Everything we know about the Queen’s record on LGBTQ+ rights
Author: Patrick Kelleher
Queen Elizabeth II has died aged 96. (Getty)
Queen Elizabeth II has died aged 96, bringing her 70 year reign to a close.
There was an outpouring of grief on Thursday (8 September) when it was confirmed the monarch had passed away.
Ever since she ascended to the throne following the death of her father King George VI, Queen Elizabeth II has set out her stall as a leader without any bias towards any political party, left or right wing. She has generally avoided making her own views known.
That includes her stance on LGBTQ+ rights. The queen has given royal assent to laws that have advanced LGBTQ+ equality in the UK, but she has never expressly stated any personal support for those changes.
People have spent years reading between the lines to figure out where Queen Elizabeth II stands on LGBTQ+ rights.
Royal assent, same-sex marriage and The Daily Mail
In 2017, speaking at the opening of parliament, the queen said her government would tackle “discrimination against people on the basis of their race, faith, gender, disability, or sexual orientation”.
That marked the first time the monarch had mentioned LGBTQ+ rights during a speech since 2003, when she told parliament her government would bring forward legislation to legalise civil partnerships.
In 2013, Queen Elizabeth II gave royal assent to the Marriage (Same Sex Couples) Bill, which paved the way for same-sex marriage to become a reality in England and Wales.
Royal assent doesn’t mean much in itself – it is effectively the monarch’s role to give their approval to legislation set out by parliament – but some took it as a sign that she was supportive of the move.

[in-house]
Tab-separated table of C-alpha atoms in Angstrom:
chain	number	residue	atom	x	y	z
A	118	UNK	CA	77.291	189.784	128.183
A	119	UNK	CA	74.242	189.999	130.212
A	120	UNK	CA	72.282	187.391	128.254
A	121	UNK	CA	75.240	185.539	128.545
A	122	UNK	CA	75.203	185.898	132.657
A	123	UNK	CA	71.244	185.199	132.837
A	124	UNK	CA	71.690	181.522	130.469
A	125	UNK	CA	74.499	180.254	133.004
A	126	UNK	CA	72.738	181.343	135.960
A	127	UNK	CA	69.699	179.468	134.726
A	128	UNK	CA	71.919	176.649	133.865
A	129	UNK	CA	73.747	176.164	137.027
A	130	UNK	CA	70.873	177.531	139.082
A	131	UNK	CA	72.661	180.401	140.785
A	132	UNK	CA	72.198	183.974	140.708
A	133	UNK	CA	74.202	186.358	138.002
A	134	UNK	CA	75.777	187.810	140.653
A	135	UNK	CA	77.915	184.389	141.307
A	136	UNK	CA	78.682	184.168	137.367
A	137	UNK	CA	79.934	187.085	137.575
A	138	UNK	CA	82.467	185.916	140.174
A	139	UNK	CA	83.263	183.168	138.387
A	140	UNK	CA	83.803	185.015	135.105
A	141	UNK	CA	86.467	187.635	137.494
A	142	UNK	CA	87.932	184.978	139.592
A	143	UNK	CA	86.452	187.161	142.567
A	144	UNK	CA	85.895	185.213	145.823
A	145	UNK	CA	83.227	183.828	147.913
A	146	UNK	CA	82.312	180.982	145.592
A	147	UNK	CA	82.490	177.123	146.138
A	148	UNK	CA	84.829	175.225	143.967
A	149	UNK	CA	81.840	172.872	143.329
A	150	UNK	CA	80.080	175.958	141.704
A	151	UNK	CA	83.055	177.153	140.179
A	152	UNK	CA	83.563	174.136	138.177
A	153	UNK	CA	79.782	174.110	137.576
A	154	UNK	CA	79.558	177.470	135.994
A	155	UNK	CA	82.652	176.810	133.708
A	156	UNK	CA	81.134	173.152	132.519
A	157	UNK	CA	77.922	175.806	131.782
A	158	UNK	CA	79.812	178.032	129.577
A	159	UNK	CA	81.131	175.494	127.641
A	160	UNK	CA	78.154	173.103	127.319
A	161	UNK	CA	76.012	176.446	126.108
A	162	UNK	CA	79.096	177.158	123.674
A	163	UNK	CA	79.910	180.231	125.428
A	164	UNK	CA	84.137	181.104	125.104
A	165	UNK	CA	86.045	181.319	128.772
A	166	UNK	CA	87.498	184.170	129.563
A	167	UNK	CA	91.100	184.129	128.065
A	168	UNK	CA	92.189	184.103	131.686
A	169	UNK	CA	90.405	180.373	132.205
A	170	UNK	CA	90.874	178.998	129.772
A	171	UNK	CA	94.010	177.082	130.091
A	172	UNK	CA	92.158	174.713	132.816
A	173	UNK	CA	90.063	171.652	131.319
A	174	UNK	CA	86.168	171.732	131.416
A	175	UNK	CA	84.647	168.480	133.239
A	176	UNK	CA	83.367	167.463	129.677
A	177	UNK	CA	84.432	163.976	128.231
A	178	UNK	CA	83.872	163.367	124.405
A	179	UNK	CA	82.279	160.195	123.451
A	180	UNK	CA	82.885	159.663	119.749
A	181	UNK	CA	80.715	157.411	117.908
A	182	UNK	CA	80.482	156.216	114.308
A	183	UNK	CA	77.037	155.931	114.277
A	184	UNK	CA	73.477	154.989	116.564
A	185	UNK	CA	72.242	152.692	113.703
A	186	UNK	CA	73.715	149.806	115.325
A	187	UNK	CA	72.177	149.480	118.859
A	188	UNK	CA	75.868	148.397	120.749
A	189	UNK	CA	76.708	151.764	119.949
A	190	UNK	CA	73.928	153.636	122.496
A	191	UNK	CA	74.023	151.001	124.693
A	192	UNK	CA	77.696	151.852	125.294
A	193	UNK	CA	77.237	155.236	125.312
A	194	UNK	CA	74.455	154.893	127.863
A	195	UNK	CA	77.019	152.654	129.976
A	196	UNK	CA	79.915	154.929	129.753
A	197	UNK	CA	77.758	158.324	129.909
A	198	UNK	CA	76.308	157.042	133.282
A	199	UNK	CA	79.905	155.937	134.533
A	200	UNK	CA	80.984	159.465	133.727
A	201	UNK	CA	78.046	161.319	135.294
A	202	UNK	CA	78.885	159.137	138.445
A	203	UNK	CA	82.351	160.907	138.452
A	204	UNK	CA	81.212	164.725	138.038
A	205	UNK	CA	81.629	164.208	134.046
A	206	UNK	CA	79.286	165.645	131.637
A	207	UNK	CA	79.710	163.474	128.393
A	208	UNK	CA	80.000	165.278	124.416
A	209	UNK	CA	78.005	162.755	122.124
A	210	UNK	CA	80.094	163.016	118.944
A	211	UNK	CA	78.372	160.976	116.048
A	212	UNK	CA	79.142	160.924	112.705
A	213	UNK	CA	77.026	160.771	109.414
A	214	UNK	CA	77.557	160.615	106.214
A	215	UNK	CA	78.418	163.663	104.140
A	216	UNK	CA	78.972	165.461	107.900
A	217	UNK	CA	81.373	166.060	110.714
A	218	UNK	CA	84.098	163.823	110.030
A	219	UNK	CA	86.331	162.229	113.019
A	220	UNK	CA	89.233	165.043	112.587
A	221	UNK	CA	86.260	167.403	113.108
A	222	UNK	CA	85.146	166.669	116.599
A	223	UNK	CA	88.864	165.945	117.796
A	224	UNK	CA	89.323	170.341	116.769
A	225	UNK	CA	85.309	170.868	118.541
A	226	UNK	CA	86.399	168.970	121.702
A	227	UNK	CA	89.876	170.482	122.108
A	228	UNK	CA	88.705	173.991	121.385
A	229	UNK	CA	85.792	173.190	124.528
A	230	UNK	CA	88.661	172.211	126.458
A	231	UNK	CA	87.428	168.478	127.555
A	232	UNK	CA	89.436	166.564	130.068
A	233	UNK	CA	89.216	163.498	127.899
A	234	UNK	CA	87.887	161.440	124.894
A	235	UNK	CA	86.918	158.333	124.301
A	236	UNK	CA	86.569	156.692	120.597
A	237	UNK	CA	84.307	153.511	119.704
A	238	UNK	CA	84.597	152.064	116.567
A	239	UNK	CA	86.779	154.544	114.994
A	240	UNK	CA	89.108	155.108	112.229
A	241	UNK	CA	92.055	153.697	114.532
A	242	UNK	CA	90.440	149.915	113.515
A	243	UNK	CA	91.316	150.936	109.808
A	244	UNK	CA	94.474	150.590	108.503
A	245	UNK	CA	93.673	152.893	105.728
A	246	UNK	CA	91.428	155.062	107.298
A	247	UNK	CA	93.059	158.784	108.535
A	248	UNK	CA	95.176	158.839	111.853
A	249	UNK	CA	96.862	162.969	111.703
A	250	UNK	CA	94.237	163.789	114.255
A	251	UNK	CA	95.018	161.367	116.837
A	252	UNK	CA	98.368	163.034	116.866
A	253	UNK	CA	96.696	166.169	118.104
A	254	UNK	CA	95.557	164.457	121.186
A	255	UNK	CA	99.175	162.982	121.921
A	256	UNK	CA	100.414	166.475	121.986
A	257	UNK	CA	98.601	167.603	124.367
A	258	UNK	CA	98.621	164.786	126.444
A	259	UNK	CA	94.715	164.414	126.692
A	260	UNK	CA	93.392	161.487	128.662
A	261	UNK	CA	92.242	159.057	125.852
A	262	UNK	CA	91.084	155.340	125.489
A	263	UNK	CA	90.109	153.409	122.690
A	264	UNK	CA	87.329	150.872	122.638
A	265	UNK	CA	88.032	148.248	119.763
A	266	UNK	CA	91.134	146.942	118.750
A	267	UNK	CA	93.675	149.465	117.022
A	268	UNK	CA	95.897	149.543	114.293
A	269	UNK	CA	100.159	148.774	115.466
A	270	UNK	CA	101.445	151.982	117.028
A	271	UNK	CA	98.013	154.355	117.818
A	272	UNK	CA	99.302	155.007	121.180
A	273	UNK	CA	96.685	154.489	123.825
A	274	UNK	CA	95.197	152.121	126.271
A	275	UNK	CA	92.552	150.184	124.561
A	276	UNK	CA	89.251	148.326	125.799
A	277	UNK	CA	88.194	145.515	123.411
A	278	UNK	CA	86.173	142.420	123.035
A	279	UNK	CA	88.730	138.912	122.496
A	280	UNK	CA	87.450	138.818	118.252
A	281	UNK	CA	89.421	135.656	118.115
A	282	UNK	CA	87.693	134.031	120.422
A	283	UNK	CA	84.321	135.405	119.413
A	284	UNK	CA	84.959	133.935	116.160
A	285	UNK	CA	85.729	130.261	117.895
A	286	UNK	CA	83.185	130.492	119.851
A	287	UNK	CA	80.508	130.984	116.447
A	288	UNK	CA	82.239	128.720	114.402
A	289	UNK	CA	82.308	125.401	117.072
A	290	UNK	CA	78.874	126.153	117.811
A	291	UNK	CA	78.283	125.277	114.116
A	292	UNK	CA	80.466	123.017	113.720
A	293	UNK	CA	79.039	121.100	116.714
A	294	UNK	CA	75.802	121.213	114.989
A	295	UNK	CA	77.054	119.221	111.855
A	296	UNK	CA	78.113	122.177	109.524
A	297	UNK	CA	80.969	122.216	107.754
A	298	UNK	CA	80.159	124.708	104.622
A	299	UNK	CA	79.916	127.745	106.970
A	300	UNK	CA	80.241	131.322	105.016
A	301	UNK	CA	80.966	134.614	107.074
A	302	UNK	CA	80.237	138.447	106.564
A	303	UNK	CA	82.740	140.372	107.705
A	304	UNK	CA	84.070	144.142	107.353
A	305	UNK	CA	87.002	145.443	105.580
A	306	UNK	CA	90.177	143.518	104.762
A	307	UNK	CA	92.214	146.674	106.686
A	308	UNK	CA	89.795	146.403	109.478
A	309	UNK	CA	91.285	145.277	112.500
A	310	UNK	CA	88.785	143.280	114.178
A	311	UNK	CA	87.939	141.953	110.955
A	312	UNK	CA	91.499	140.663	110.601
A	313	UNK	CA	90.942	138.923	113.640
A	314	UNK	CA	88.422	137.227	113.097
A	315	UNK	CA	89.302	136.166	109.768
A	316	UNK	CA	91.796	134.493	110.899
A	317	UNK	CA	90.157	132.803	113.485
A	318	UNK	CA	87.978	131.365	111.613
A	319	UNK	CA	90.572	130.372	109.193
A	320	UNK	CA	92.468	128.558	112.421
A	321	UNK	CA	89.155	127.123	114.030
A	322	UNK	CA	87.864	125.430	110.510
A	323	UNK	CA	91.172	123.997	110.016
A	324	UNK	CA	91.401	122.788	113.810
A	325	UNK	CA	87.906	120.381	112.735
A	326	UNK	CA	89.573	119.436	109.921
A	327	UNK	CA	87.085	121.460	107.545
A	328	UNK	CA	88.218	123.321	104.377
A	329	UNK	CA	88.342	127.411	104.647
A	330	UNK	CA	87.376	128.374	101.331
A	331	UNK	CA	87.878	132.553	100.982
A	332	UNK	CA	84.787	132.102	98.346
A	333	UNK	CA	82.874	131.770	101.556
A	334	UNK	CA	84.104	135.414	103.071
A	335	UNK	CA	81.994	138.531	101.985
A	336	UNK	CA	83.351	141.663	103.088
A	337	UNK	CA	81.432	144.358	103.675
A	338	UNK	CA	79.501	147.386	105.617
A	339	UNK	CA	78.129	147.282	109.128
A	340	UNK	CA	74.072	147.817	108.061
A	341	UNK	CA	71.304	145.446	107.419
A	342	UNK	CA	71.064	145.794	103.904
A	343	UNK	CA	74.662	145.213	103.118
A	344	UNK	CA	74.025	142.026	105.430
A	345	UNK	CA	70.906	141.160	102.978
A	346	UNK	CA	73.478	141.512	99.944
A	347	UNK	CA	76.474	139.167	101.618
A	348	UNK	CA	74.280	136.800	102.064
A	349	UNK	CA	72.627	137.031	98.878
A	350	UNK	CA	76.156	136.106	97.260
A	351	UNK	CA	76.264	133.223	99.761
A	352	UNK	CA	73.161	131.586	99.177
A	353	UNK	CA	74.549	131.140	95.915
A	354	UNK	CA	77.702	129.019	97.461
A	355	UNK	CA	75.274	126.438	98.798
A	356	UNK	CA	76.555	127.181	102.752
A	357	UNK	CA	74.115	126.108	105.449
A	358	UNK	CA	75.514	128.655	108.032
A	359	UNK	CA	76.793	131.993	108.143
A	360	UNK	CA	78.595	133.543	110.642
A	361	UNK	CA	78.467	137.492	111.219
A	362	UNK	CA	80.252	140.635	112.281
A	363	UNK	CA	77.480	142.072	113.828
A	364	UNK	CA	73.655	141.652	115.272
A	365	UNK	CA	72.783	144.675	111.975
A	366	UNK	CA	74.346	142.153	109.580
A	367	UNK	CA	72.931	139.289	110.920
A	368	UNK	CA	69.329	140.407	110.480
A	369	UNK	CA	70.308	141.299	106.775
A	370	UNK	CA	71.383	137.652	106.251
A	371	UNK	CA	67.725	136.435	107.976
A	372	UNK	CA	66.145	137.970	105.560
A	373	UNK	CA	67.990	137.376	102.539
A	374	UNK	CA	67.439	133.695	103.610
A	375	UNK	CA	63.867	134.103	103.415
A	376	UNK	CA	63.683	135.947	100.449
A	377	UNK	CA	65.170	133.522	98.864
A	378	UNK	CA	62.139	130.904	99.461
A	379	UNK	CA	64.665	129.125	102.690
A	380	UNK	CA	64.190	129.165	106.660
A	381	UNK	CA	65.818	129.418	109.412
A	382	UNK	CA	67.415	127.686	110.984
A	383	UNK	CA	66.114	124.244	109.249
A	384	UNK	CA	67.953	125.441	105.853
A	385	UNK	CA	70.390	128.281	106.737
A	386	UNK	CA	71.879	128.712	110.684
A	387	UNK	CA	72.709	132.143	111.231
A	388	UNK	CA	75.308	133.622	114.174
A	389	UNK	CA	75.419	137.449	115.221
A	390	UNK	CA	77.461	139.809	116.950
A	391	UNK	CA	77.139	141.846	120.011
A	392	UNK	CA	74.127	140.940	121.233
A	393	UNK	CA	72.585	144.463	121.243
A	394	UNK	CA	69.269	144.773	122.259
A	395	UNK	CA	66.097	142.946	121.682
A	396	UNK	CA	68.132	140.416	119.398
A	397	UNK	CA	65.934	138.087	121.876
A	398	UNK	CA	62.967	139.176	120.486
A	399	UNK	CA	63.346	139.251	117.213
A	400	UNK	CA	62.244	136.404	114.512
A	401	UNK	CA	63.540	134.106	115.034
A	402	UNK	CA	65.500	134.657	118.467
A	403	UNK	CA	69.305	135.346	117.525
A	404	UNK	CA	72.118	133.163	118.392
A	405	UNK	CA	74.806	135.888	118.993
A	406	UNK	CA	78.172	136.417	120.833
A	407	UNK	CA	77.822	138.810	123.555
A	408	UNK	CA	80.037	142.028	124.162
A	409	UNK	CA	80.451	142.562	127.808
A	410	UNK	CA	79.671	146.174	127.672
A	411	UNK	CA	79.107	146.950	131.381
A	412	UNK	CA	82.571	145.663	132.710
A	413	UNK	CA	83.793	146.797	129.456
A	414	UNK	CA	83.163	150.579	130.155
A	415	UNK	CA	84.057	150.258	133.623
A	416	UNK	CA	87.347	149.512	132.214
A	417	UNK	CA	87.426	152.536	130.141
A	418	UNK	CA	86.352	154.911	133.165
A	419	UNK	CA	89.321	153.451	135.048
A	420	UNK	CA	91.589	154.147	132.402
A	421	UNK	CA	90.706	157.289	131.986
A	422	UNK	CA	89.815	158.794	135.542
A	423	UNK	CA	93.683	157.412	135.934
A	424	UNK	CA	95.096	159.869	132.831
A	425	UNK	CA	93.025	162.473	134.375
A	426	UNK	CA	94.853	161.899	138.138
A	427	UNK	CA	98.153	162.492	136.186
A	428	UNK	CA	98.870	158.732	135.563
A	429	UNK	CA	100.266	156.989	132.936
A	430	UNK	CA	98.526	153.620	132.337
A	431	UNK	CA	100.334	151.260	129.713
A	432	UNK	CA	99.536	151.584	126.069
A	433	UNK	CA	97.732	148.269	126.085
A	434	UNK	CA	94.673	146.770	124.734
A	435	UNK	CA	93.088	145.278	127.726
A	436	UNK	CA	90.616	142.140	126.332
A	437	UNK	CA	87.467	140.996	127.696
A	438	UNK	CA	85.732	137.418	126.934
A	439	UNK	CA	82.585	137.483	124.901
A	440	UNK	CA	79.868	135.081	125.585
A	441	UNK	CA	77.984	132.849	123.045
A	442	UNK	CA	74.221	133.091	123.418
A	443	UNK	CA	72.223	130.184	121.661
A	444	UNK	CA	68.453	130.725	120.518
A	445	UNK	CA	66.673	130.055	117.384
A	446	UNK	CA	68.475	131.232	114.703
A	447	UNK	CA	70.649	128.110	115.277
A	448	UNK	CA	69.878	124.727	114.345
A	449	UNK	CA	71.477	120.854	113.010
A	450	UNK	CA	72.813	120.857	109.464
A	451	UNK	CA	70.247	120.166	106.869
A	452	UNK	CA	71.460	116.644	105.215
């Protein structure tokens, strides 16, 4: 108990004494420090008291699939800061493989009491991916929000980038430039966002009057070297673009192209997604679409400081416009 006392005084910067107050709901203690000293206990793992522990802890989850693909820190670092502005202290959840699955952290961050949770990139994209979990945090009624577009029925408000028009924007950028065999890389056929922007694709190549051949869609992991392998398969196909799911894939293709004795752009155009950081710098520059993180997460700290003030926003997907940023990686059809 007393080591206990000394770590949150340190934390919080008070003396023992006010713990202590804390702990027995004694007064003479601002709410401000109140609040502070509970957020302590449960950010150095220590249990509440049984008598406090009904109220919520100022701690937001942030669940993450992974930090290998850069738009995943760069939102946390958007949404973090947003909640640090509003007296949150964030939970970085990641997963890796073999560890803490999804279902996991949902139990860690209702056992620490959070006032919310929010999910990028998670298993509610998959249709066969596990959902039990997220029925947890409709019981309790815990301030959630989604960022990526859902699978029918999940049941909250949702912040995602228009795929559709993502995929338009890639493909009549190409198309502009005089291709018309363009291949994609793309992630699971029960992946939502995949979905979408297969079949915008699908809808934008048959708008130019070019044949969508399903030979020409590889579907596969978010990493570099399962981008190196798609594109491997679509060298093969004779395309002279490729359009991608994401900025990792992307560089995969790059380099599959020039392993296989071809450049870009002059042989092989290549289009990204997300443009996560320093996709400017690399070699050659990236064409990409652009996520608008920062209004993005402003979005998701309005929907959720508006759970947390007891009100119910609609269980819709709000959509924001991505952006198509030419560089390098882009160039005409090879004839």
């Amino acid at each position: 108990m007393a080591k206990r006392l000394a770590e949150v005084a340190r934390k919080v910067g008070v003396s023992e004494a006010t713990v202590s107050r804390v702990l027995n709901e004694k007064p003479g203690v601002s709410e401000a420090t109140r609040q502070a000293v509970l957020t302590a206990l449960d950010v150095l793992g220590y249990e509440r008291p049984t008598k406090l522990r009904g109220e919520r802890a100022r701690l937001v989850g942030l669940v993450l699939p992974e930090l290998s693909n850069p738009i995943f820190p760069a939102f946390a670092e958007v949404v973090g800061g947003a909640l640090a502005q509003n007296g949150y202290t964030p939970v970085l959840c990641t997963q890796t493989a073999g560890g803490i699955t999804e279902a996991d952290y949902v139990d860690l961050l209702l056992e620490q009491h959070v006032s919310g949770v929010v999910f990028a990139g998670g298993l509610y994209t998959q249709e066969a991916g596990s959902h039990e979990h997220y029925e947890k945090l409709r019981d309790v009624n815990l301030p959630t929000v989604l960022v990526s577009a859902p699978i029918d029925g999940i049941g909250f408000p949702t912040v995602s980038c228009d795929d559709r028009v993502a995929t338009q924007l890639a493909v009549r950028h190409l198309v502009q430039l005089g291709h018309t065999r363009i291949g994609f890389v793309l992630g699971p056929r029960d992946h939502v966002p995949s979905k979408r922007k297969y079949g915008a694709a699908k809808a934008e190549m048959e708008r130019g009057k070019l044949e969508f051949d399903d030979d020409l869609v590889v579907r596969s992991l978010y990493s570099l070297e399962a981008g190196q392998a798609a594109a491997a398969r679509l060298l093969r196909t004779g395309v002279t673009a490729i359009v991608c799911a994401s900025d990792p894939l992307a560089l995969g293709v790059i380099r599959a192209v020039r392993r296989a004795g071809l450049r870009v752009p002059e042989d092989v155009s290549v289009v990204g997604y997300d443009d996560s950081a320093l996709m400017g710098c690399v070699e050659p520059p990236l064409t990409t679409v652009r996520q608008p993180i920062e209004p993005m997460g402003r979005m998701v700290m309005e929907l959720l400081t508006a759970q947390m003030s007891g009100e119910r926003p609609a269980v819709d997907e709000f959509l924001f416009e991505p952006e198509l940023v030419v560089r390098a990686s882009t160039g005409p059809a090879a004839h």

There was some controversy in 2016 when a source claiming to be close to the situation told the Daily Mail that the queen only gave her approval to same-sex marriage reluctantly.
“It was the ‘marriage’ thing that she thought was wrong, because marriage ought to be sacrosanct between a man and a woman,” the person, whose name was not published, said.
A source later told the The Daily Beast the Mail‘s story was “spurious and unsubstantiated” and questioned why a friend of the monarch would discuss the queen’s personal views with a tabloid newspaper.
The queen’s cousin came out as gay – but she didn’t attend his wedding
There was much fanfare in 2018 when Lord Ivar Mountbatten, a cousin of the queen, came out as gay and revealed he was due to marry his partner James Coyle.
In an interview with Tatler, Mountbatten said the royals “don’t really talk” about his marriage. His wedding was not attended by the inner circle of the royal family.
Before Mountbatten’s marriage, there were other comments people tried to read into.
In 2013, she endorsed a charter for the Commonwealth which stated: “We are implacably opposed to all form of discrimination. Whether rooted in gender, race, colour, creed, political belief or other grounds”.
There was also the scene in The Crown where Queen Elizabeth II, portrayed by Olivia Colman, referred to a gay man as a “friend of Dorothy”. The phrase, once commonly used to refer to gay men, may or may not have been used by the queen.
But that was most likely down to some artistic licence rather than any real historical fact.
The queen’s honours lists could also give an indication of where she stands. She has awarded a number of LGBTQ+ activists with OBEs over the years, but she has also honoured anti-trans campaigners – something that has worried LGBTQ+ activists.
Other members of the royal family have been somewhat more upfront in their support for LGBTQ+ rights – particularly Prince William and Prince Harry. In 2019, William said he would be supportive of any of his children if they were to come out as gay, while Prince Harry has shown his support for Mermaids, a trans youth charity.
Queen Elizabeth II kept her cards close to her chest on most issues throughout her life, and LGBTQ+ rights was no different. She remained impartial right up until the end of her life.
Actual Story on Pink News
Author: Patrick Kelleher